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I wonder if the mode you drive in makes any difference?
Yeah, nah, it doesn't sound even plausible. The LDC (that charges the 12V battery off the main battery) won't care what the motor, etc is doing. All energy comes from the traction battery and the 12V system only needs a few hundred watts. In any case, when driving, aux battery charging is fairly minimal with the 196 update, rather it mostly just avoids depleting it.

At the risk of boring everyone yet again with my graph, leaving the hatch ajar rapidly causes a significant depletion of the aux battery. And, to add insult to injury prevents the scheduled charging events from starting. In this short test I've lost 0.5 V in a matter of 40 minutes and it only bounced back halfway when the hatch was closed. My aux battery is 2.5 years old now and still sits at 13.0 V when parked.

144122
 

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Yeah, nah, it doesn't sound even plausible.
How do you figure that!? Your plot precisely proves it, not dismisses it.

It is connected to a 12V bus management system that tells it what to do.

The plot you just put there PROVES it is undercharging the battery. That's a terrible way to charge a lead-acid, 13.0V charging with intermittent pluses. I do not understand what it is trying to do.

It's as if a programmer has been told 'right, programme it like this; only check the 12V every 5 mins, only give the battery a charge if it's below 12.9V, and only for a minute'.

Dreadful.

The reason your battery then shows a major excursion with some minor load is because it is already moderately fook'd.

Thanks for providing the proof of what I've been saying.

Any lead acid held to less than 13.6V whilst also in a load circuit (as you have clearly shown) is going to end up w'kerd eventually, possibly quickly, but it will happen eventually.

Good luck guys, but you've bought a car where the manufacturers seem to know little about these things. Don't take my advice, but perform a long duration charge every few weekends. This will help keep sulphation under control.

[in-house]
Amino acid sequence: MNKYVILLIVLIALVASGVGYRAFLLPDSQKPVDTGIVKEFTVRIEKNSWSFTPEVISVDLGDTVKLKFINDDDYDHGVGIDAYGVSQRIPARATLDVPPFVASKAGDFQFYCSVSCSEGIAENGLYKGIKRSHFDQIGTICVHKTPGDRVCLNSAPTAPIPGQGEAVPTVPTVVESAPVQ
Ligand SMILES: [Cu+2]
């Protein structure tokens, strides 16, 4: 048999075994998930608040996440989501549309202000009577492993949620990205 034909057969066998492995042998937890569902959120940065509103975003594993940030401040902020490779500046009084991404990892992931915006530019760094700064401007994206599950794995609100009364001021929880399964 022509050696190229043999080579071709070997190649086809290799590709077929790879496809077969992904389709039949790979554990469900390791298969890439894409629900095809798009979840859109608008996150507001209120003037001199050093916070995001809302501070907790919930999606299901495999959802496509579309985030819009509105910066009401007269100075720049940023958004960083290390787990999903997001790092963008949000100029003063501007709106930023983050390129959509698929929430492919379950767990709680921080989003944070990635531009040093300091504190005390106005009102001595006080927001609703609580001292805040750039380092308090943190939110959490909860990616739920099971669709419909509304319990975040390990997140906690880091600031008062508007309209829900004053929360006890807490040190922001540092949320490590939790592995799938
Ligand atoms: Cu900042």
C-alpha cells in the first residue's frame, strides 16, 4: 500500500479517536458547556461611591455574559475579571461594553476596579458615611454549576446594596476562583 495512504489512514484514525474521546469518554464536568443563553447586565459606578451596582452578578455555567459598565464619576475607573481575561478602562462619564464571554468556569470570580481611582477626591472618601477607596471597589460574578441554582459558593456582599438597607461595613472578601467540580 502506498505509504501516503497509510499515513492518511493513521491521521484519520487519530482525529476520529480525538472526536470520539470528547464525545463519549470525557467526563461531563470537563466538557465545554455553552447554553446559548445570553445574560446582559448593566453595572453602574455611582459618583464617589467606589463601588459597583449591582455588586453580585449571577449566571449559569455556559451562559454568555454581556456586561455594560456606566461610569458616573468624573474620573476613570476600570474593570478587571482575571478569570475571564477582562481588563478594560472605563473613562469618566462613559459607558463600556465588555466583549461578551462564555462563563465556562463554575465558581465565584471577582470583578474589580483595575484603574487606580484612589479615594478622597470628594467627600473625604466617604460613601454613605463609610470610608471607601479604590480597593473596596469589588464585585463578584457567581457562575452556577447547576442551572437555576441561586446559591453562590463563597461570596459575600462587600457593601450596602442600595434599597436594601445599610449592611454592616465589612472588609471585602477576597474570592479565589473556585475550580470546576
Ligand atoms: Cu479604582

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How do you figure that!? Your plot precisely proves it, not dismisses it.

It is connected to a 12V bus management system that tells it what to do.

The plot you just put there PROVES it is undercharging the battery. That's a terrible way to charge a lead-acid, 13.0V charging with intermittent pluses. I do not understand what it is trying to do.

It's as if a programmer has been told 'right, programme it like this; only check the 12V every 5 mins, only give the battery a charge if it's below 12.9V, and only for a minute'.

Dreadful.

The reason your battery then shows a major excursion with some minor load is because it is already moderately fook'd.

Thanks for providing the proof of what I've been saying.

Any lead acid held to less than 13.6V whilst also in a load circuit (as you have clearly shown) is going to end up w'kerd eventually, possibly quickly, but it will happen eventually.

Good luck guys, but you've bought a car where the manufacturers seem to know little about these things. Don't take my advice, but perform a long duration charge every few weekends. This will help keep sulphation under control.
However, if that is true and sulphating is the problem they why are there lots of Kona EVs not suffering this problem?
 

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Please correct me if I’m mistaken, but isn’t that graph showing that the AGM is being charged every 4 hours (14.7V) and rest of the time it is idle or with very light load as the charge is decreasing slowly?

Thus, it is not being charged at 13V but it is sitting ~idle practically fully charged.

The voltage drop when opening bonnet leads to higher load to the AGM battery (HV battery out, interior lights come on etc). Even so, the AGM voltage is still above 12.5V which is an ok value.
Bonnet closes and light come off > less load > voltage rises a bit.